That’s Manchester Township’s Bethany Chapel at top. It was a union church, meaning that Lutherans and United Brethren congregations shared the building. Bethany divided to form St. Mark Lutheran Church and Otterbein United Bethren, now United Methodist, in Emigsville. This union church – made up of Lutheran and United Brethren congregations – was different from most in York County. The York County union church movement in the 1700s and 1800s largely consisted sharing between Lutheran and German Reformed congregations. But one thing is common. The union churches were German, indicative of the thrifty York countians who prefer to share a building rather than build two. These images come from the Manchester Township Historical Society 2013 calendar. For details about the benefit calendar, contact: ManTwpHistory@gmail.com Also of interest: Manchester Township calendar dedicated to history ‘digger’.
The Rev. J. Thomas Shelley, pastor of Zion (Shaffer’s) United Lutheran, noticed coverage of Bethlehem Steltz Reformed Church’s various renovations in history.
This prompted an interesting lesson from history-minded Tom about Steltz and other churches in and around Codorus Township:
“That is the first time that I have seen a photo from the 1936 construction. Note the date, note the times and economic climate….what great faith our forebearers had!
“It is odd that I have not previously seen such a photo because the congregation that I have served for the past 23+ years, Zion (Shaffer’s), was a partner with Steltz for 110 years as part of the Jefferson Lutheran Parish. The other partners were St. Jacob’s (Stone) Glenville and Trinity, Jefferson.
“Pastor William Ehrhart served this huge parish, followed by his son Rev. Kenneth S. Ehrhart, for a combined total of 67 years ending in 1969. (A)t St. Jacob’s, Pastor Ehrhart’s successor was only the fifth Lutheran Pastor since the Civil War. In other words, I’ve got a long time to go.
“Over a decade ago I acquired Pr. Kenneth Ehrhart’s personal, leatherbound copies of this parish newsletters. He wrote glowingly about the project at Stetlz and opined that the other churches in the parish ‘ought to build a proper church like the folks at Steltz.’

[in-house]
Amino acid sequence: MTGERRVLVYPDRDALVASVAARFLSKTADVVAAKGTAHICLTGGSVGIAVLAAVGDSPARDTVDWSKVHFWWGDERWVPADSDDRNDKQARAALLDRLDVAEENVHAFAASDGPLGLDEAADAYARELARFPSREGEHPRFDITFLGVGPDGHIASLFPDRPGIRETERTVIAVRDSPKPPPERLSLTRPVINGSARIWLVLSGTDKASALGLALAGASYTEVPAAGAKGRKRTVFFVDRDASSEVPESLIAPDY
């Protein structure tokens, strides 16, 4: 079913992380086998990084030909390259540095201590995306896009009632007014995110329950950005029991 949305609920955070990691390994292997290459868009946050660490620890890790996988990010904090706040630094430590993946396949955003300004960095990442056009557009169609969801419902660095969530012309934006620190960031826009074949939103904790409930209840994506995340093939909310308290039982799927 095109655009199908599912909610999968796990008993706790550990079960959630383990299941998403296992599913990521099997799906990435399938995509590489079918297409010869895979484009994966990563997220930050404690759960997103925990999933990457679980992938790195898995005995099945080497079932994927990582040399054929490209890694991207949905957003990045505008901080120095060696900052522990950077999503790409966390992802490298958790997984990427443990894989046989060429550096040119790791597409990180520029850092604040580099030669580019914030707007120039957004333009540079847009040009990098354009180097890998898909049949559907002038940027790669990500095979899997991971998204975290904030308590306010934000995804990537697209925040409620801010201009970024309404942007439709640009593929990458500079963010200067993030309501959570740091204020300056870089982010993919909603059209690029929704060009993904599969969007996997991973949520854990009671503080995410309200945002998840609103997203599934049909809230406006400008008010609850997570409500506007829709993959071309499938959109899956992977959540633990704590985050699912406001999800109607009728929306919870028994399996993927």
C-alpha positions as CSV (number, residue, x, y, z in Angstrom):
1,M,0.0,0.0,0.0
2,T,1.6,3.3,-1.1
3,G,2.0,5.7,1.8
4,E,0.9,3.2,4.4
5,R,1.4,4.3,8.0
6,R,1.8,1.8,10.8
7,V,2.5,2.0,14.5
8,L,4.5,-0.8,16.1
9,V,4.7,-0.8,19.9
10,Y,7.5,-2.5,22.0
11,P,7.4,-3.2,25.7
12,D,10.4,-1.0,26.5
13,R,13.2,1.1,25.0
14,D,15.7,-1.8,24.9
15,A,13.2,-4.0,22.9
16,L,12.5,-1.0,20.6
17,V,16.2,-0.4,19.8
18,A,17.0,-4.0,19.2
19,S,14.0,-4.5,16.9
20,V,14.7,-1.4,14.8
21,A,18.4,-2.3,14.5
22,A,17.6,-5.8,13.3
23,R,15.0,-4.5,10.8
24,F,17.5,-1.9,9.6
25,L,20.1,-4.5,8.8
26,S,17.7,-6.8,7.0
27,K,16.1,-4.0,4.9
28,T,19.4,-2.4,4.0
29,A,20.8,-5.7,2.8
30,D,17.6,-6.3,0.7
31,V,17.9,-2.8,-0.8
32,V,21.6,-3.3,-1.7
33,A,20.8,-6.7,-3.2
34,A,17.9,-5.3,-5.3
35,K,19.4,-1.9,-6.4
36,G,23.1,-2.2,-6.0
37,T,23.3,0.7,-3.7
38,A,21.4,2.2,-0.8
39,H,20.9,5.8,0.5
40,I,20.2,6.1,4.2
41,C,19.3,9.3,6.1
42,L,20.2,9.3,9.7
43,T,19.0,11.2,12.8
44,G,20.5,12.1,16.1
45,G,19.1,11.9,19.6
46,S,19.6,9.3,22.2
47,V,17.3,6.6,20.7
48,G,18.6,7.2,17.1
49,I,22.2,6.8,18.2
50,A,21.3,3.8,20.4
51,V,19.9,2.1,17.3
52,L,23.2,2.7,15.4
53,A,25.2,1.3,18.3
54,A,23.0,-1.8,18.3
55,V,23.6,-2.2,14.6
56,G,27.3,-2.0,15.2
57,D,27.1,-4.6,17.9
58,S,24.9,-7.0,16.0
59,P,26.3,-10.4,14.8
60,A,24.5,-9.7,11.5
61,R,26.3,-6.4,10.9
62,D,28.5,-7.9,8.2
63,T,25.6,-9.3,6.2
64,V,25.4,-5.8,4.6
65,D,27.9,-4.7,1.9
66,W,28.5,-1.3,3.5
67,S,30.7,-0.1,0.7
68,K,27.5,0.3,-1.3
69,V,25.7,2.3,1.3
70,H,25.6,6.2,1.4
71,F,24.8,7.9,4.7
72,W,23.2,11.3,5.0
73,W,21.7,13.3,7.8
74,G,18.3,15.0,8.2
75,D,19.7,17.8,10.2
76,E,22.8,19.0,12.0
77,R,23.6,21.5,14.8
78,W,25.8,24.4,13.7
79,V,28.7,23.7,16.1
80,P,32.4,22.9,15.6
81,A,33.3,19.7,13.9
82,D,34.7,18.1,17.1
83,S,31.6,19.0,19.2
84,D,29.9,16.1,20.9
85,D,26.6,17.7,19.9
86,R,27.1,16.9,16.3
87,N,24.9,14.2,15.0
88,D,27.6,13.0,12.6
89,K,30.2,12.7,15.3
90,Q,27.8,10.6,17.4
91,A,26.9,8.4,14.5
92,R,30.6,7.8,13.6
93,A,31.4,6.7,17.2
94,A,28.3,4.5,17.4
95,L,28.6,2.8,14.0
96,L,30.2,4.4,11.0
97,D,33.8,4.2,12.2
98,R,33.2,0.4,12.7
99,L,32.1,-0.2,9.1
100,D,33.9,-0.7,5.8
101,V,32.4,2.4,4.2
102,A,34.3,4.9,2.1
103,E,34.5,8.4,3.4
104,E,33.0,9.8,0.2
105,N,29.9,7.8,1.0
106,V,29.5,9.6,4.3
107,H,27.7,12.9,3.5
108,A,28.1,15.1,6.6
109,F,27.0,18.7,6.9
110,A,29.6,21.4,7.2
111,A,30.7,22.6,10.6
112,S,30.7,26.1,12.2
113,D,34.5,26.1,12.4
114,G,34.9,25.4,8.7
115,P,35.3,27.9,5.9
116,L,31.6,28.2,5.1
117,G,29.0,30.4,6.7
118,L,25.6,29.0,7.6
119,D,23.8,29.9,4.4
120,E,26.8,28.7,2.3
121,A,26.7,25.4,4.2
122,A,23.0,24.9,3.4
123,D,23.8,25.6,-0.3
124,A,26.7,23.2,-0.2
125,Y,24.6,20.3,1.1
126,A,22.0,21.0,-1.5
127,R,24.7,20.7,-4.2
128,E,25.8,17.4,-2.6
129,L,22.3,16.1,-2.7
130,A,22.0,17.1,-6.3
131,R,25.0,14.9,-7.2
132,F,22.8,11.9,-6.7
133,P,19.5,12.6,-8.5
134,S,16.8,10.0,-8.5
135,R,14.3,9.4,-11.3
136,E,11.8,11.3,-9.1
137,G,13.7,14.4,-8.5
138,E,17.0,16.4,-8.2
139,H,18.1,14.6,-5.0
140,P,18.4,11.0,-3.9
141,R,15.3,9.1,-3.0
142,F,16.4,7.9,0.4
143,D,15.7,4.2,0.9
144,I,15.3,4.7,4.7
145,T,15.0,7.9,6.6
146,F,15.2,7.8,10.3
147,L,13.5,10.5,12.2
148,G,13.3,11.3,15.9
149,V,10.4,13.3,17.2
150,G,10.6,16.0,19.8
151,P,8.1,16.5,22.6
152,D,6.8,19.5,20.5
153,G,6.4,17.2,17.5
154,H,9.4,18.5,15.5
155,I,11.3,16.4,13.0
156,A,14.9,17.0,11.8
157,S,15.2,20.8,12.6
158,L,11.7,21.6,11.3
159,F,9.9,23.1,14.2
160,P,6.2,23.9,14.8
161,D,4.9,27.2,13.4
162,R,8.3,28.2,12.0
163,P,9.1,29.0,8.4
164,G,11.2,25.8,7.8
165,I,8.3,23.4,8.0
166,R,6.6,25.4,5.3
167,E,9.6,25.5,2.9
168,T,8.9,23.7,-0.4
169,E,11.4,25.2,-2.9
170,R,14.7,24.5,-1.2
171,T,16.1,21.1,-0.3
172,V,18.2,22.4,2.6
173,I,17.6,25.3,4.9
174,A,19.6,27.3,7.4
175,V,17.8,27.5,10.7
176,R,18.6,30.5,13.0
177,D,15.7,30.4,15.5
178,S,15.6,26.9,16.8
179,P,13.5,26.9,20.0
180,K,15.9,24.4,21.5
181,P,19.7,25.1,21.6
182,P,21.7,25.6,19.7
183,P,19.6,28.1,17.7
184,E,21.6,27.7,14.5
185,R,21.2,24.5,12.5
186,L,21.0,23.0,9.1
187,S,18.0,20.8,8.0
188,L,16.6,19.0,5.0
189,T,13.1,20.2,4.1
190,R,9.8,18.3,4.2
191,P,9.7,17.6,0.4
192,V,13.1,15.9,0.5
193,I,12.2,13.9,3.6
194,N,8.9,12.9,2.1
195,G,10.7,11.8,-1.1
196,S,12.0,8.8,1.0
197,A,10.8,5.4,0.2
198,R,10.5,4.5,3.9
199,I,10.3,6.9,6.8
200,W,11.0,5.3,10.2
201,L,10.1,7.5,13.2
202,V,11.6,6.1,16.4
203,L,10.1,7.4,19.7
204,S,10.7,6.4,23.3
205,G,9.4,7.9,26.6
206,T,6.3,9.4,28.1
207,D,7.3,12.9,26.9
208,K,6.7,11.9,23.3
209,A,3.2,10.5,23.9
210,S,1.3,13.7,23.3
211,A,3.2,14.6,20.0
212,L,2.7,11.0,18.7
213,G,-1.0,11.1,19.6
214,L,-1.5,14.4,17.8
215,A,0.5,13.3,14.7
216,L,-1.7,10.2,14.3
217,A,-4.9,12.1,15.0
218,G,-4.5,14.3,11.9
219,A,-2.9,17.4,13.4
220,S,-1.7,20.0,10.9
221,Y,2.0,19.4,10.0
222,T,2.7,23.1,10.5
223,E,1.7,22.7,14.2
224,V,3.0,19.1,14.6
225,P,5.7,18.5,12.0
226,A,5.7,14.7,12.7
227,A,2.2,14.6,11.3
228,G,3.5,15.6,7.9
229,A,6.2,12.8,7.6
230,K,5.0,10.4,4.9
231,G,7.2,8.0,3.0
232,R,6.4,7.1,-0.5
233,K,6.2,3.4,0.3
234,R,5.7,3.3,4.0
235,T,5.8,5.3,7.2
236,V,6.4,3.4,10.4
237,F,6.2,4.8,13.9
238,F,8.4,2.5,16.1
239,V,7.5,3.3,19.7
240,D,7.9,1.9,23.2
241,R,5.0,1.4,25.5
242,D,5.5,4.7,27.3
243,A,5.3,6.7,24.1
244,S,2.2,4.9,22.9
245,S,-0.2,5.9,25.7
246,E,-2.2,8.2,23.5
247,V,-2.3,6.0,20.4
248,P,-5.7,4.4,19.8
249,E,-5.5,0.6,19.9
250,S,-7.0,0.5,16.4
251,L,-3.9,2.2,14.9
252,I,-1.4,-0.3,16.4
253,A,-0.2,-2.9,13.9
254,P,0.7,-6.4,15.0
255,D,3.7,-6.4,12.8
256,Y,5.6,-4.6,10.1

“During those years the services alternated between Zion (Shaffer’s) and Trinity on one Sunday and St. Jacob’s and Steltz on the succeeding Sunday. Of course, all of these (except Trinity) were ‘Union Churches’ meaning that German Reformed services were held on the opposite Sundays.”
He explained that each church building – a common in union churches – was shared by a congregations with separate pastors, treasurers, and other officers.
“The last Union Church in York County is St. Paul (Dub’s) in the center of Codorus State Park.
“As the late Paul Harvey would say, ‘That’s the rest of the story.'”
In a subsequent email, Tom provided more info:
One of his wife’s great-great-grandfathers, Jacob Nonnemaker, was baptized at Steltz in the year 1800.
And he noted that with the recent shifting realignments of the various denominations it is interesting to note how the former Jefferson Parish has largely moved toward more conservative affiliations.
“Bethlehem Steltz is now Reformed; St. Jacob’ (Stone) is now North American Lutheran Church (NAL:C) and Zion (Shaffer’s) is now Lutheran Congregations in Mission for Christ (LCMC). Only Trinity Jefferson has remained with the more liberal national body,” he wrote.
All this history goes to show the more common union church alignments – Lutheran and German Reformed – rather than Emigsville’s Lutheran/United Brethren matchup.
Some people have noted that people in Emigsville always likes to do things differently.
Interesting, on a recent trip to New England, I noticed a union church with a different stripe in Fitchburg, Mass.
United Methodists and United Church of Christ members were sharing the same building. Perhaps these local congregations could no longer support separate buildings.